Duchamp: You're referring, I think, to what feels like a vast techno-sociological shift in our lives in the ways in which text is mediated, and the implications of that for book culture. We've been living in a heavily digital culture for roughly a generation now. Books are written, marketed, read, and discussed within that context: which is something a small press cannot afford to ignore. This context, I think, works to the advantage of the really small presses (like Aqueduct), since it utterly changes the operations of gatekeeping in all sorts of interesting ways. Second, and probably most obviously, the advent of cheaper and slightly more comfortable and adaptable ebook readers and all the hype generated by the marketing of the Kindle and iPad has suddenly created a demand that books be available in digital formats. For publishers, ebook sales are insignificant (at this stage, anyway). Authors, though, tend to be anxious to see their books offered in digital editions, and so Aqueduct has begun the process of preparing digital editions of our books. We expect eventually to be able to offer epub editions of most of our books through our site. We've already begun to sell kindle editions of some of them on Amazon.

The publishing industry has, of course, been affected also by the sharp economic downturn-- corporate publishers have been slashing lines and jobs, resulting in even narrower notions of what is "publishable"-- i.e., what books they believe they can sell in profitable numbers. And so "midlist" authors previously published by the big guys, now deemed unreliable by the publishers' marketing departments, are turning to small presses. In addition, the field as a whole is depending increasingly on small presses for giving them a wider selection of books to read than the few that can be marketed profitably in mass quantities. I noticed something interesting, last Saturday, while attending the Locus Awards ceremony. Besides giving awards to the authors of the works that win, Locus also gives each of the works' publishers a "Scroll of Merit." As the publisher of Ursula K. Le Guin's Cheek by Jowl, I received one of these on behalf of Aqueduct. The other publishers receiving them, besides Eos/HarperCollins, Simon and Schuster, Del Rey, and Tor, were Nightshade Books, PS Publishing, Tachyon Publications, and Subterranean Press. The Locus Awards almost defines the mainstream of the genre. Anyone that thinks that small presses exist strictly at the margins of the field needs to think again. I know you love all of the books you’ve published, but are there any highlights or triumphant moments you most cherish?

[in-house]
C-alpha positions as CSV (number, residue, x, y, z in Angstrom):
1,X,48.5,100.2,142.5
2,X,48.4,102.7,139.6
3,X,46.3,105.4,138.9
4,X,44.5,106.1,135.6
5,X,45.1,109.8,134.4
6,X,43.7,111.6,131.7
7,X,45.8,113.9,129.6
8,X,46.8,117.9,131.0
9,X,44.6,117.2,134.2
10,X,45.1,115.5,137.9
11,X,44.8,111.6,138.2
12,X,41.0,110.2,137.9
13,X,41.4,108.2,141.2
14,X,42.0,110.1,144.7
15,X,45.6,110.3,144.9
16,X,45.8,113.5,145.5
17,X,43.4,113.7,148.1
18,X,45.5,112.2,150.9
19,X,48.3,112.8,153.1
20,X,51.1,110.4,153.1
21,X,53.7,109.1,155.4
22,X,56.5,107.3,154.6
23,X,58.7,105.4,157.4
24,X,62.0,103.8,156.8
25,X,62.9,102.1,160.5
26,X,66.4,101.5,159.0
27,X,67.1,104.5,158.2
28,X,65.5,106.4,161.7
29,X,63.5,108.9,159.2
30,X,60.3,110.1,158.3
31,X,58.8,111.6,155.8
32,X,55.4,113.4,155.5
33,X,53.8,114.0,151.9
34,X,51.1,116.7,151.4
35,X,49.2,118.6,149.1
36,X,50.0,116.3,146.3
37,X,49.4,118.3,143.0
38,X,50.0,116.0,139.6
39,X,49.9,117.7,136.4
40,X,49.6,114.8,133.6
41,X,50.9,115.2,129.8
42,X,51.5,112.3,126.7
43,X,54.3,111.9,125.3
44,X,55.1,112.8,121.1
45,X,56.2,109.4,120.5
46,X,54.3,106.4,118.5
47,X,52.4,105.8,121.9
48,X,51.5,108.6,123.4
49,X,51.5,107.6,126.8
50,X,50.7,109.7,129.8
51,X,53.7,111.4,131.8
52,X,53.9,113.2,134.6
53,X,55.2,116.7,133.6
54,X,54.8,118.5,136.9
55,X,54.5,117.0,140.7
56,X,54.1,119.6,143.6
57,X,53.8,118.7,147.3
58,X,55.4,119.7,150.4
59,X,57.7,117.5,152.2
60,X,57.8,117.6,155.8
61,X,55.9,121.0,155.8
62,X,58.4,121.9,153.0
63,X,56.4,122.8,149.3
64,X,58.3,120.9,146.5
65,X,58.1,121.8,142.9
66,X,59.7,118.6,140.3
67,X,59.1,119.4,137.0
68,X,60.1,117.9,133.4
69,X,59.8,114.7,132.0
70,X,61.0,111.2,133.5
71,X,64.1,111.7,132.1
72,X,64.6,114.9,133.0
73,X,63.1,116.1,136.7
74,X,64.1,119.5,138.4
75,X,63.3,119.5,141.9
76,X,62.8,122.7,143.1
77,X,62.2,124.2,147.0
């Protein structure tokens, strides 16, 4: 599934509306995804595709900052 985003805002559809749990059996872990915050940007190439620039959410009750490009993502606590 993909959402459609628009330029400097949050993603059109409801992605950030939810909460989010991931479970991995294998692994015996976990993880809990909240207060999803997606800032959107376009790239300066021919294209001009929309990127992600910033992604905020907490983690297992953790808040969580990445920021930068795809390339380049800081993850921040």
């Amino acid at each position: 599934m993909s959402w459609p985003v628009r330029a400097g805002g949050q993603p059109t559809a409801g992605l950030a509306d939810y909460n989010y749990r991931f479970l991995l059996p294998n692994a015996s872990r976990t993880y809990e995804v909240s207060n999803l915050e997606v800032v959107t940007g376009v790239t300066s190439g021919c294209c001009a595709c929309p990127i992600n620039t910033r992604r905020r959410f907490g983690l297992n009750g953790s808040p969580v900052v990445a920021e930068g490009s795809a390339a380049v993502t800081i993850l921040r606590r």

Duchamp: About a year after I started Aqueduct, I accepted the Philip K. Dick Award on behalf of Gwyneth Jones, for her novel Life, which was the second book we published. Bounding joyfully to the podium to accept the award, I flashed on a conversation I'd had at the World Fantasy Convention a few months before, when a prominent sf editor congratulated me on publishing the book, which he said he had unfortunately not been able to publish himself because it had been deemed "unpublishable." I will never forget the feeling I had that night, holding up the award for the cameras, smiling so hard the muscles in my face ached. What have you given up to publish these books?

Duchamp: I've recently realized that I'm basically sacrificing my own writing career, which is not what I imagined happening when I started Aqueduct. I'm still hoping I can figure out how to be both a publisher and a writer. Sometimes I wish I could just ditch Aqueduct entirely. But my commitment to the press and its authors runs deep. In terms of reader feedback, can you share some of the most unique responses?

Duchamp: Although I'm frequently thanked with effusive emotion by readers and fans for the work Aqueduct does and even its very existence-- often the phrase used is "for doing what you do"-- such thanks still strike me as a unique response. The people thanking me are people who buy Aqueduct's books (and thus make the press possible). I always want to thank them. The ethos, I think, is that of the potlatch. Another response we frequently get, this time from people outside the feminist sf community, is grumbling or incredulity that a particular book is "feminist." If it's of high quality and interesting to read, they seem to think, it can't really be "feminist." I suspect that most publishers don't get either of these kinds of responses to their books. What would you like to see happen for Aqueduct over the next six years?

Duchamp: Two things would make me extremely happy: distribution of our books in many more independent bookstores than we have now, and a larger core of people sharing the work of Aqueduct.


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Thanks, I'm going to have nightmares tonight.

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those are my own websites:

Possibly "publishing one's own work would call its quality into question" if one didn't have a fifteen-year history of short story publication in the best sf venues, a reputation in the feminist sf community as a scarily brilliant interlocutor, and endorsements from Hopkinson, Shawl, and Delany. In other words, if you're Timmi Duchamp, you don't have to worry.

Mazel tov, Timmi, and keep on "doing what you do" the way you do it (rather than some other thing in some different way).